13. Interesting article. National Harbor and The Wharf are eating our lunch. Old Town is tired and the restaurants are mostly lame. The schools here are poor condition and becoming more crowded ... 'Just up the river, Southwest DC’s brand-new Wharf development offers pretty much everything people like about Old Town but with better music, better food, and a shorter walk from Metro."
  14. Standing isn't bad! Loved standing bars/tachinomiyas in Japan! Not paying a hundy for Peking duck, tho.
  15. Idk... if it's redistribution, at best it stays the same? But maybe not, right, b/c so much of current FOH is cash/tax free. If they pump up people's base, then the restaurant is on the hook for the taxes (maybe double tax? employees pay payroll and business has to pay?) I think more likely prices go up. Going to be very hard for a FOH person who makes $25-30 an hour understand why they are making $15 an hour now, even if it is helping their hombres in the the BOH. People love redistribution when it's not their money being redistributed. Worst case, FOH revolt and they can't find staffing and wages have to go up considerably, and thin margins become thinner, a restaurants shut down... that's my prediction.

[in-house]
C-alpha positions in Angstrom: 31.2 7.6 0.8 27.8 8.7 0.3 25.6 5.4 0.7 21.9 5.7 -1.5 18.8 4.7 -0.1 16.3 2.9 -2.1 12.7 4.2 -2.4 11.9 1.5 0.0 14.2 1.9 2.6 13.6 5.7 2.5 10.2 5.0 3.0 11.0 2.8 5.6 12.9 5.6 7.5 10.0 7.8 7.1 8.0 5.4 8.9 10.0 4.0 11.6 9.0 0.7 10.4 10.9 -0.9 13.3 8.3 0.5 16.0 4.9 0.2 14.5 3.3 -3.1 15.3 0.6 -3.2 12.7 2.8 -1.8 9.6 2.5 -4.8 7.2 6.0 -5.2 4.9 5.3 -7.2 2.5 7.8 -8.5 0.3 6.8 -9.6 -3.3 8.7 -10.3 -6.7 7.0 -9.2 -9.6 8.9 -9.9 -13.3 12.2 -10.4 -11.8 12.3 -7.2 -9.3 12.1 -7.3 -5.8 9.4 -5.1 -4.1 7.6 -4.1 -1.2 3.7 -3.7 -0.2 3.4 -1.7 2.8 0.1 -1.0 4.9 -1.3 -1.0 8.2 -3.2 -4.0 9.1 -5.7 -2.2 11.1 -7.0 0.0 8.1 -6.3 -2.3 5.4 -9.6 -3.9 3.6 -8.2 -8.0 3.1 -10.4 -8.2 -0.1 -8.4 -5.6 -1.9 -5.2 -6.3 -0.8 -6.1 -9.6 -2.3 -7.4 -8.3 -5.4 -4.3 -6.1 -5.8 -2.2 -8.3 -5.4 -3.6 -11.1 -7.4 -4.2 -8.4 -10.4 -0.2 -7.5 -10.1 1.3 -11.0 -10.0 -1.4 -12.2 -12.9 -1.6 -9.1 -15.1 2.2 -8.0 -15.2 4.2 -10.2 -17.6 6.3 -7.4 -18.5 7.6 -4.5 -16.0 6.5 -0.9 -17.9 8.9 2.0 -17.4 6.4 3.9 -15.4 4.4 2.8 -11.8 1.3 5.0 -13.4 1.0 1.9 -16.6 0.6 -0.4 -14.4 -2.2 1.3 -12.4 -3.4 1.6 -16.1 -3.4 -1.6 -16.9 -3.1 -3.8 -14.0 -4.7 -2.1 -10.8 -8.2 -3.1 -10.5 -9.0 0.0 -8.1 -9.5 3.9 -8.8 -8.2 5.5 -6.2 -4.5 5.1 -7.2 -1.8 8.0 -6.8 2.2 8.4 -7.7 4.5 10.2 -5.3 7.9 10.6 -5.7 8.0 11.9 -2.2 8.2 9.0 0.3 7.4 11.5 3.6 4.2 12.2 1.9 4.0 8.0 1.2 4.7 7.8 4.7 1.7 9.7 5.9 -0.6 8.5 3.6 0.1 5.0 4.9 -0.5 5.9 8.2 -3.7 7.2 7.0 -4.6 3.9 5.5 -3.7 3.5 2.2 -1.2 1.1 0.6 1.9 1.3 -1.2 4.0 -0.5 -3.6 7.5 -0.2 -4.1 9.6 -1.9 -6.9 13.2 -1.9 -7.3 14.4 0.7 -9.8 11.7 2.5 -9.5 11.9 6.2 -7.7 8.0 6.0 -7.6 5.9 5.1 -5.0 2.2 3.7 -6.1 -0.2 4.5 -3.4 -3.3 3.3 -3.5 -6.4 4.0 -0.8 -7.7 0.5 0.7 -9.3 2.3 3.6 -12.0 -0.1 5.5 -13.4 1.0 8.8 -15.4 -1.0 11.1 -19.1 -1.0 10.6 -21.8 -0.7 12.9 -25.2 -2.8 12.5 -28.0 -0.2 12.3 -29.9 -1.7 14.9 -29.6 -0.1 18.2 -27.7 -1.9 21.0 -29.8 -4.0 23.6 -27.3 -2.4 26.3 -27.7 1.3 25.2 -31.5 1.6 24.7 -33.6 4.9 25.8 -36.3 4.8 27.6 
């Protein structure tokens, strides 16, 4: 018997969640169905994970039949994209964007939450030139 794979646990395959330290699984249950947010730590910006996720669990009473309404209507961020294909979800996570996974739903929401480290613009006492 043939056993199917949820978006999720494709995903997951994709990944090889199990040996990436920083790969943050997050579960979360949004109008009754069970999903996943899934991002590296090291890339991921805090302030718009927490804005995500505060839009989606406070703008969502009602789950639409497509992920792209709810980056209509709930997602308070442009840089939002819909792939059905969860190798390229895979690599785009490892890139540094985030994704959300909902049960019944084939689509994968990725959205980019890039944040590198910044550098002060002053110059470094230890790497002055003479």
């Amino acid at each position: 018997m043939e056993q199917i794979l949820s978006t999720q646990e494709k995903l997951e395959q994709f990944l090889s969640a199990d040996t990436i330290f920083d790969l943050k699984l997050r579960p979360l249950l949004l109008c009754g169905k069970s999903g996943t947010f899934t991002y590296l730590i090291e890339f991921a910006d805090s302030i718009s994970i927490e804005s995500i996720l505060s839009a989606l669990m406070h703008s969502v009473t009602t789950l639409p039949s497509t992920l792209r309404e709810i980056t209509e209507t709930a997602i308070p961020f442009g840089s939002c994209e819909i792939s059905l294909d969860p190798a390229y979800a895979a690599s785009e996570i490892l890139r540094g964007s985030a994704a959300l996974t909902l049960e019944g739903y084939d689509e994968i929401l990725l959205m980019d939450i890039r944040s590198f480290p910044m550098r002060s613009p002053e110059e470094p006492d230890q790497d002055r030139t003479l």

16. Agree with DR. Not sure why TS always says to call the manager. Seems quite aggressive and couldn’t have put it better - puts a pall on the evening. I did it one time when they identified me as “gay stripe shirt” on the receipt accidentally. In retrospect, it wasn’t a great shirt. Although, being in customer service, I wish my patients would “call the manager” (i.e. me) when they had an issue. People tend to gripe to the front desk and nurses, and then smile at me like everything is alright.